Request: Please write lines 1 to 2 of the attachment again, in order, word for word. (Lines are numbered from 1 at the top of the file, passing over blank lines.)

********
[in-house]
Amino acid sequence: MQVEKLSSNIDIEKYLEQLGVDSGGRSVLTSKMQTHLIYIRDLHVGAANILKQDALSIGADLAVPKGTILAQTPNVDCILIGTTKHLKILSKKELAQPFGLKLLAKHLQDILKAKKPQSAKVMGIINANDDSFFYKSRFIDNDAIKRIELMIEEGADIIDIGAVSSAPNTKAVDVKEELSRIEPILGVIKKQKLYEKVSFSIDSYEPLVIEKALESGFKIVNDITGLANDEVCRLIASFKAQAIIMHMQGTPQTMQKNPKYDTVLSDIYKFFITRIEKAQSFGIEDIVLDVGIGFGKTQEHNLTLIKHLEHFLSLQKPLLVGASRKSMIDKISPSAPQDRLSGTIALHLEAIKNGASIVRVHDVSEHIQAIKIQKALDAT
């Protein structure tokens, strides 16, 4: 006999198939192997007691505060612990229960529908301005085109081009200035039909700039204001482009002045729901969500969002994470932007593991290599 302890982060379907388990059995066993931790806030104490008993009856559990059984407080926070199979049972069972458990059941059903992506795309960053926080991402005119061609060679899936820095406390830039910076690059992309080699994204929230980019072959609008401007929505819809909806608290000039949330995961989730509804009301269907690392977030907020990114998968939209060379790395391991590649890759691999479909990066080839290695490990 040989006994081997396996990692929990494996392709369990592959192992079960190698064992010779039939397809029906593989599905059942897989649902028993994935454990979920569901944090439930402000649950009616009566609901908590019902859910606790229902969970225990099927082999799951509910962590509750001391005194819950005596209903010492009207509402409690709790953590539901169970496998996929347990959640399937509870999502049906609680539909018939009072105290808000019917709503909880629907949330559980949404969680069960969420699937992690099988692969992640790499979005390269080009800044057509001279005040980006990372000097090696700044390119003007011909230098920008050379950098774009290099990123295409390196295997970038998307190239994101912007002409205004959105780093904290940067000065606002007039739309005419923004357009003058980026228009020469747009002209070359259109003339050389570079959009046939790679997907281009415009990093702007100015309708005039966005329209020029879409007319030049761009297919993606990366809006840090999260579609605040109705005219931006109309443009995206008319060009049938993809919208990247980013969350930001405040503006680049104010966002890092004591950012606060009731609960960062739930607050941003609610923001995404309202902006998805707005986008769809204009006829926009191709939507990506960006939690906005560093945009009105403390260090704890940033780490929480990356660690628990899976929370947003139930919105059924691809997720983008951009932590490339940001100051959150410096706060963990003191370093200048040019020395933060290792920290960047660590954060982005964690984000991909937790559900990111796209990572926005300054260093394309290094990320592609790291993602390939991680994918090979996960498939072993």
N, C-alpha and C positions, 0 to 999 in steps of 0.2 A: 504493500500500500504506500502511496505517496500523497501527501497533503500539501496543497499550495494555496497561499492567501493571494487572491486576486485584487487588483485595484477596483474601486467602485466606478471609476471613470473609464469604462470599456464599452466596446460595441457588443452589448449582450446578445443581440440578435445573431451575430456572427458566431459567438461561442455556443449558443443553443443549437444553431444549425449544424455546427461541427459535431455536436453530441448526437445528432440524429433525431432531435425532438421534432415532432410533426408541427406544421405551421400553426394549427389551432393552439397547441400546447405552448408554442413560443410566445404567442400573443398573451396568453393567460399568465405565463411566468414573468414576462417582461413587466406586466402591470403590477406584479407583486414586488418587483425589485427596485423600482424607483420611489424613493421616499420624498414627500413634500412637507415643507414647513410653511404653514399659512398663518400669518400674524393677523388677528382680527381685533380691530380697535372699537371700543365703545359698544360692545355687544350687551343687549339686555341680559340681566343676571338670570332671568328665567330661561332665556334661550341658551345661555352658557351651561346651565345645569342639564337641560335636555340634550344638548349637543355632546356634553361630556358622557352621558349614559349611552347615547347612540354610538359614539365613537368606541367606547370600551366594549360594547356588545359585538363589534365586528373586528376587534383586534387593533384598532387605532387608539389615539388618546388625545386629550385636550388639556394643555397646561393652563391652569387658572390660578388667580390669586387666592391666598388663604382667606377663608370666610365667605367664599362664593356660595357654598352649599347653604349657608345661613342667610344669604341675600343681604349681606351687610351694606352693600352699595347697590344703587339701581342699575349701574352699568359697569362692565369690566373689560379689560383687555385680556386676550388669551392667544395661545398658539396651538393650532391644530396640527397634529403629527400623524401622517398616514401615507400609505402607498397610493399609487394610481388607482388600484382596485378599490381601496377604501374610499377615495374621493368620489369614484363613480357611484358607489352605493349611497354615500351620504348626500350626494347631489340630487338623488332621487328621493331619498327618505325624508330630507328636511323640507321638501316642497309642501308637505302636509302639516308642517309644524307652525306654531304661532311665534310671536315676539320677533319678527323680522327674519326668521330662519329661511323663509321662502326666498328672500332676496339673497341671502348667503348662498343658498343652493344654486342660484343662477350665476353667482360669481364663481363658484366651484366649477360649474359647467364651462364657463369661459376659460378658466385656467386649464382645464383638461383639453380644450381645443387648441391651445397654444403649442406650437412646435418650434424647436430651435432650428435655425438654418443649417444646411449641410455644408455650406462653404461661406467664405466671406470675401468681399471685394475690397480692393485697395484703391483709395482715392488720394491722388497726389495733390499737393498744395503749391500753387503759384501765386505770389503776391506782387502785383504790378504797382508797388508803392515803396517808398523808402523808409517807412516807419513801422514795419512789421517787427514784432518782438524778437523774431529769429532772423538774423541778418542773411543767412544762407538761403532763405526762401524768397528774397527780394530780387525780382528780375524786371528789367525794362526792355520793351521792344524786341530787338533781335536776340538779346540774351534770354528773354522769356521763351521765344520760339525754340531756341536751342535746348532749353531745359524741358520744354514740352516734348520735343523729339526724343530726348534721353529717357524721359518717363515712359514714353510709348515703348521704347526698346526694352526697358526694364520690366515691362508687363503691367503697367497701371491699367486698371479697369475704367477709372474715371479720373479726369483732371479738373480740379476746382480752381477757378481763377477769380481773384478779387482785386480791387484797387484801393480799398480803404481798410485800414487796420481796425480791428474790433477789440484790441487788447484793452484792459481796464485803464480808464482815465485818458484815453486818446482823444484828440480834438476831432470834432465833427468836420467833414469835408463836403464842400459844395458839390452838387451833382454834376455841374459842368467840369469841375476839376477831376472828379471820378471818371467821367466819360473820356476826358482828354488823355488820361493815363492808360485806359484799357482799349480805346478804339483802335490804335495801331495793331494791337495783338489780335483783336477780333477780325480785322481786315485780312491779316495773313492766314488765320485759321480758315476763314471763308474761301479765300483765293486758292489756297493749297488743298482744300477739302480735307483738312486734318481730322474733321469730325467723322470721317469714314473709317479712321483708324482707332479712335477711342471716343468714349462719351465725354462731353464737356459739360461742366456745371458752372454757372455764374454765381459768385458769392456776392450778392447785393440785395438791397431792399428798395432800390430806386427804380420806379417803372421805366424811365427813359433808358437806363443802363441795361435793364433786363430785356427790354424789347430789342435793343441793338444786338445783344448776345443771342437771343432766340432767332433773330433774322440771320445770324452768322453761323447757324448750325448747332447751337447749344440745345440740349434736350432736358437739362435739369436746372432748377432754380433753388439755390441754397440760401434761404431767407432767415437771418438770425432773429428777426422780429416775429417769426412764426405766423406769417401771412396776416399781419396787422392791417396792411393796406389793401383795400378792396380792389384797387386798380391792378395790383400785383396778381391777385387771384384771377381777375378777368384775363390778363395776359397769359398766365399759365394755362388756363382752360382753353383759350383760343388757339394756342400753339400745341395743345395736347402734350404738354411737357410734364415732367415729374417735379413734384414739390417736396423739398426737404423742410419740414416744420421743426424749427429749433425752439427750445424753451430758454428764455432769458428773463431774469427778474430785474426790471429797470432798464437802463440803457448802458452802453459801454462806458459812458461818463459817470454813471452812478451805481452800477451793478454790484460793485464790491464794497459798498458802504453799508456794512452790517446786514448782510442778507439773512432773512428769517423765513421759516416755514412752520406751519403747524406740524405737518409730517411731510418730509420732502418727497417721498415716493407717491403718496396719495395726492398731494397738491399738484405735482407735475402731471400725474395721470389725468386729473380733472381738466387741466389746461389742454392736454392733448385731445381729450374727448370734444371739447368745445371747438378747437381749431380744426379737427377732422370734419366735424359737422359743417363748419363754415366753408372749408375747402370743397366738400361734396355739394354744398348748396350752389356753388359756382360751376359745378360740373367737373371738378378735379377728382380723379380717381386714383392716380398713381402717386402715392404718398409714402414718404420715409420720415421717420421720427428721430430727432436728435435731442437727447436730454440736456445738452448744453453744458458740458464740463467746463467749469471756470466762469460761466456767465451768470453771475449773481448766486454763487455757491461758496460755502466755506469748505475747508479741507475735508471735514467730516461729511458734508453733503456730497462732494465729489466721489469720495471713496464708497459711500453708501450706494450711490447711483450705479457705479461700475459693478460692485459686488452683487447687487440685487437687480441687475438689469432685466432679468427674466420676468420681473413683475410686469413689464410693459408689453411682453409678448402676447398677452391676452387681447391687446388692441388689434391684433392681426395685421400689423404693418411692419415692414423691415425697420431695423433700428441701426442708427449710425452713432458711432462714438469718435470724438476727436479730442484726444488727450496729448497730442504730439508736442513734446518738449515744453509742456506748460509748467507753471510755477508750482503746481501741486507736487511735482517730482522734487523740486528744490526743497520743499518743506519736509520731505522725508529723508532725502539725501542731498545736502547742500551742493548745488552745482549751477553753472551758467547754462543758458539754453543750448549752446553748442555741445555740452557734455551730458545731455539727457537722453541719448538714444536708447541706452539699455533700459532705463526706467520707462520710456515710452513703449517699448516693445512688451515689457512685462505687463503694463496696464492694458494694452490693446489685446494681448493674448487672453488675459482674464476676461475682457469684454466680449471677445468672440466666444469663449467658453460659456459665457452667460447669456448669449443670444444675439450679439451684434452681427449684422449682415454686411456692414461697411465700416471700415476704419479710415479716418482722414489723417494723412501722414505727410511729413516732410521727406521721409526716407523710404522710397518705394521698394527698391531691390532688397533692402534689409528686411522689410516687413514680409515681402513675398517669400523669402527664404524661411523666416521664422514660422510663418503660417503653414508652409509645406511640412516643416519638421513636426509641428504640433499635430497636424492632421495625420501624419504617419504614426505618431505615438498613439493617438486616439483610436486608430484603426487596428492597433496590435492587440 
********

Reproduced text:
[in-house]
Amino acid sequence: MQVEKLSSNIDIEKYLEQLGVDSGGRSVLTSKMQTHLIYIRDLHVGAANILKQDALSIGADLAVPKGTILAQTPNVDCILIGTTKHLKILSKKELAQPFGLKLLAKHLQDILKAKKPQSAKVMGIINANDDSFFYKSRFIDNDAIKRIELMIEEGADIIDIGAVSSAPNTKAVDVKEELSRIEPILGVIKKQKLYEKVSFSIDSYEPLVIEKALESGFKIVNDITGLANDEVCRLIASFKAQAIIMHMQGTPQTMQKNPKYDTVLSDIYKFFITRIEKAQSFGIEDIVLDVGIGFGKTQEHNLTLIKHLEHFLSLQKPLLVGASRKSMIDKISPSAPQDRLSGTIALHLEAIKNGASIVRVHDVSEHIQAIKIQKALDAT